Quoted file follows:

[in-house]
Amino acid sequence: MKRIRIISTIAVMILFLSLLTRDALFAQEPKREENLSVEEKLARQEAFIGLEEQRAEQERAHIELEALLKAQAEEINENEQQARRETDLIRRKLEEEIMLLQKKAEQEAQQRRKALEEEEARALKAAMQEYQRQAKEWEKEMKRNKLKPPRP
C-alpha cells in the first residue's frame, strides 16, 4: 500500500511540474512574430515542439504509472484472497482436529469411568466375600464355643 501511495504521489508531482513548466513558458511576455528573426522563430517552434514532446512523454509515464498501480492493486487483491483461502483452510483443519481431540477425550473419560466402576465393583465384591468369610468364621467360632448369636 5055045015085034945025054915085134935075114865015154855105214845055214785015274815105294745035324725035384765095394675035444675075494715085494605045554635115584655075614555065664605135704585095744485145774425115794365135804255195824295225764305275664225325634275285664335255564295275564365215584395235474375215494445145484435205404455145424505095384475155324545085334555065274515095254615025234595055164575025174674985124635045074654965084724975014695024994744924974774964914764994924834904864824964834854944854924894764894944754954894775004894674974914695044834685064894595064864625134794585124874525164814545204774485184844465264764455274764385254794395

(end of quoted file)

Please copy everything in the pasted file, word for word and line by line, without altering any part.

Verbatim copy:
[in-house]
Amino acid sequence: MKRIRIISTIAVMILFLSLLTRDALFAQEPKREENLSVEEKLARQEAFIGLEEQRAEQERAHIELEALLKAQAEEINENEQQARRETDLIRRKLEEEIMLLQKKAEQEAQQRRKALEEEEARALKAAMQEYQRQAKEWEKEMKRNKLKPPRP
C-alpha cells in the first residue's frame, strides 16, 4: 500500500511540474512574430515542439504509472484472497482436529469411568466375600464355643 501511495504521489508531482513548466513558458511576455528573426522563430517552434514532446512523454509515464498501480492493486487483491483461502483452510483443519481431540477425550473419560466402576465393583465384591468369610468364621467360632448369636 5055045015085034945025054915085134935075114865015154855105214845055214785015274815105294745035324725035384765095394675035444675075494715085494605045554635115584655075614555065664605135704585095744485145774425115794365135804255195824295225764305275664225325634275285664335255564295275564365215584395235474375215494445145484435205404455145424505095384475155324545085334555065274515095254615025234595055164575025174674985124635045074654965084724975014695024994744924974774964914764994924834904864824964834854944854924894764894944754954894775004894674974914695044834685064894595064864625134794585124874525164814545204774485184844465264764455274764385254794395